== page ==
Greatest Stories Ever Told - "Ripple"
By David Dodd
Is it possible that “Ripple” might be in every Deadhead’s top five favorite Dead songs list? It is definitely on mine, when push comes to shove.
Garcia was quoted once, when talking about “American Beauty,” as saying something approximating: “Yep—every song on that album is a winner.” Side two (and I will always think of albums as having two sides) starts with “Ripple.” Side one starts with “Box of Rain.” What a nice pair of opening songs for album sides those two are!
Robert Hunter wrote the lyric for “Ripple” in London in 1970—a prolific period for him. The Dead first performed it in an acoustic set at the Fillmore West on August 19, 1970, along with first performances of “Brokedown Palace,” “ Operator,” and “Truckin’.” (Yes, “Truckin’” was played in the acoustic set.) Following an initial period of not too frequent performances in 1970 and 1971, “Ripple” disappeared from shows until the shows in 1980 commencing at the Warfield on September 25, and continuing for a run of 25 shows, during which it was played every show at the conclusion of the first (acoustic) set. After that, it was only played twice more in performance by the Dead, with the final “Ripple” played at the Capital Centre in Landover, Maryland, on September 3, 1988. “Ripple” closed the show, and was played electric for the first time since 1971. An interesting performance history, no?
After all these years of thinking about the song, even now, when I put my mind to it, new things surface. I realized, just now, that despite the song’s American folk song quality, I think of it as something from the Far East. Something inherently Asian, and I think that’s because of a couple of things. Early on, I read somewhere a description of “Ripple” as having a gentle, Taoist bent. And then there’s the fact that the chorus is a haiku. Vaguely Buddhist / Asian imagery is conjured by Hunter in a number of his early songs, especially. Think of “China Cat Sunflower,” with its copperdome bodhi. That simple reference to Taoism long ago sent me looking for information about the Tao, and it has proven to be a very rich vein indeed. Same with haiku—I have written dozens of haiku over the years, and without “Ripple,” my experience with the form might have remained at the third-grade level.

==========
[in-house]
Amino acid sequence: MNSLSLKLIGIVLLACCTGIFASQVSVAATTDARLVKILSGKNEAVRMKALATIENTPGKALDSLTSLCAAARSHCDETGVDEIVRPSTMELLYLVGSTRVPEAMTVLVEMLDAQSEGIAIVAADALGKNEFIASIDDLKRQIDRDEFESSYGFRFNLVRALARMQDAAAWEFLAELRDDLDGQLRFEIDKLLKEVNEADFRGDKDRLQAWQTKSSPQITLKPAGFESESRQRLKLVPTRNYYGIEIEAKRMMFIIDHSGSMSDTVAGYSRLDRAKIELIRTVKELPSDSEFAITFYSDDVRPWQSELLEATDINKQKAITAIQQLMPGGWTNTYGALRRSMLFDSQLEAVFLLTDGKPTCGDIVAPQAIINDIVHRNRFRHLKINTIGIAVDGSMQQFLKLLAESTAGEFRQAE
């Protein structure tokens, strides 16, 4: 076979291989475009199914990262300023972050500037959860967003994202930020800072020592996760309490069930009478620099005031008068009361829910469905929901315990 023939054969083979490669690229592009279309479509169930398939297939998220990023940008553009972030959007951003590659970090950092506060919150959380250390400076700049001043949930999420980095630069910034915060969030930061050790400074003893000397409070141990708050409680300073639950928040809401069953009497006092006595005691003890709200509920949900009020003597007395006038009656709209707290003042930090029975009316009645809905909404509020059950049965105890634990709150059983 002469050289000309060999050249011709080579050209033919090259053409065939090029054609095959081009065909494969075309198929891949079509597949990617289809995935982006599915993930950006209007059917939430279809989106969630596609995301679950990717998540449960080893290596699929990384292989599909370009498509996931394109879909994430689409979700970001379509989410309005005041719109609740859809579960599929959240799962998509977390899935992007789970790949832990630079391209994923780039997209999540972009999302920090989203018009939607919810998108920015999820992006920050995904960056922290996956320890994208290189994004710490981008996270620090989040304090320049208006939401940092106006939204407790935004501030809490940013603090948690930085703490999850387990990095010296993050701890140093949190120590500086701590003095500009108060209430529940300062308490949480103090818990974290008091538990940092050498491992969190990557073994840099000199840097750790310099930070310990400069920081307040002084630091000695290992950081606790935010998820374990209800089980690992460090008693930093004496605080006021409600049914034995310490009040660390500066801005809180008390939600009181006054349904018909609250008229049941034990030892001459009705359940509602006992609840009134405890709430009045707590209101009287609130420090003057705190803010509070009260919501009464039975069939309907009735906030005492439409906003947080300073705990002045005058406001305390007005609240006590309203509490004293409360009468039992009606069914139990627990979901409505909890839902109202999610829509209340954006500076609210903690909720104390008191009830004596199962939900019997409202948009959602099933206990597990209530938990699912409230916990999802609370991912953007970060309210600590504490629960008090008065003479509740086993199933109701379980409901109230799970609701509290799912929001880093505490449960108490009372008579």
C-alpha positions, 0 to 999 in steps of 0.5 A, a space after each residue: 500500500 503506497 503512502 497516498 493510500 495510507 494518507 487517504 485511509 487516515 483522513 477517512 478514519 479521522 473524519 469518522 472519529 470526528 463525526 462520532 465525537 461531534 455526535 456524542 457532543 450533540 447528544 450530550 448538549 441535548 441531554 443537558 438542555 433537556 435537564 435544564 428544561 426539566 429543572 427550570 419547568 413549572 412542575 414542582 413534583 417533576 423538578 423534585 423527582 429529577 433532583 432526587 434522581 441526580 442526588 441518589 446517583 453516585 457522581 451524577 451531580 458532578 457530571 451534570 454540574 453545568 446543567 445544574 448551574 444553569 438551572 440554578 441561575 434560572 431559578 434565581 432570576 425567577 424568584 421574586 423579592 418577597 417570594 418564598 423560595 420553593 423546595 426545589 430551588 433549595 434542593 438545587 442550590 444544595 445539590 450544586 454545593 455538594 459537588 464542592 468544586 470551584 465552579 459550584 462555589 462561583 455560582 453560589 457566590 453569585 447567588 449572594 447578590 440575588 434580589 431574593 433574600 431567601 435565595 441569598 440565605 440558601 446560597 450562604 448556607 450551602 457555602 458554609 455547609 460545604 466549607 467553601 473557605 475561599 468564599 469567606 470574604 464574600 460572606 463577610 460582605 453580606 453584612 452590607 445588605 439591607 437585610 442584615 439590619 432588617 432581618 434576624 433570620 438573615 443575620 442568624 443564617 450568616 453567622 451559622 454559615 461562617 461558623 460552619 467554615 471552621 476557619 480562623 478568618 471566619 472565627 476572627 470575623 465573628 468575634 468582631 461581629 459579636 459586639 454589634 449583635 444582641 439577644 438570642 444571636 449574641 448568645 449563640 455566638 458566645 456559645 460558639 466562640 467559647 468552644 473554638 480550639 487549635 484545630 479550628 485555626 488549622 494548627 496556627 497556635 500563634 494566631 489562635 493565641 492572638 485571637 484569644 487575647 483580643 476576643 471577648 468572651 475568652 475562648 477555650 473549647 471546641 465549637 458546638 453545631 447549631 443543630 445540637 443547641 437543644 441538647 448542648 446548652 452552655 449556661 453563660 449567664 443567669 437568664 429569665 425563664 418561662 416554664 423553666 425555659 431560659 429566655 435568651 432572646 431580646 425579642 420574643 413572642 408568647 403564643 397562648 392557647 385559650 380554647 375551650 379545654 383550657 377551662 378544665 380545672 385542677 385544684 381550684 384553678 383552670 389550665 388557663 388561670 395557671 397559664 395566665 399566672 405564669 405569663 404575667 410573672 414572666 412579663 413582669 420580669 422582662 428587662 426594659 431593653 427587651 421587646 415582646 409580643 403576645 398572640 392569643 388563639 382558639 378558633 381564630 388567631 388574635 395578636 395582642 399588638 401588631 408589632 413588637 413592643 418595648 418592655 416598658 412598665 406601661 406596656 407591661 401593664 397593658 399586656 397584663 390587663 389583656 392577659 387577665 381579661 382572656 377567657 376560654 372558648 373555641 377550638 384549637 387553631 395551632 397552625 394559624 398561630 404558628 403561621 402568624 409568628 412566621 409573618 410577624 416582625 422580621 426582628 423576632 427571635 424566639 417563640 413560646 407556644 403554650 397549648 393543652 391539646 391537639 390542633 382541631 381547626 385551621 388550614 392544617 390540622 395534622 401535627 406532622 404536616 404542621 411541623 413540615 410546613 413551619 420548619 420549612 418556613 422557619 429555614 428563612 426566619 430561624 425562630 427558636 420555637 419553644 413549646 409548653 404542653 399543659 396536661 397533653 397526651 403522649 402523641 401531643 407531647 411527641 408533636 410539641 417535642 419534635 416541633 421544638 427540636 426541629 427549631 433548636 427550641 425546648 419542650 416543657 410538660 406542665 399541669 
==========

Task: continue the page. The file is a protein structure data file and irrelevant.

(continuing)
But the poetic allusions in the song are not entirely from the East. Perhaps the primary source for the song comes from the 23rd Psalm, with its reference to “still water,” and to a cup that may be full or empty. The deceptively simple language of the song leads us to contemplate sources beyond our immediate knowing—whether human or “not made by the hands of men”—as well as the interplay of life and death. This song has comforted me through the death of both my parents, with its lines about the road between dawn and dark being no simple highway. Each of us has our individual path, for our steps alone. That might seem like a frightening thought, but I find the universality of it a comfort: we’re all in the same boat.
There are lessons about leadership in this song that I wish everyone who aspires to that role would take to heart: “You who choose to lead must follow, and if you fall, you fall alone.”
I had the honor and pleasure of being in the backing chorus for the First Fusion concerts Bob Weir collaborated on with the Marin Symphony Orchestra a couple of years ago, and got to sing “Ripple” with him in a small group as part of the encore set, followed by “Attics of My Life.” I love to play the melody and changes on the piano, and on banjo. It’s part of my small repertoire of songs I think I could play in my sleep.
What place has “Ripple” had in your life? Has it helped you through anything? Have you sung it to your children as a lullaby? Have you played it around a campfire? These are just a few ways the song has lived in my life.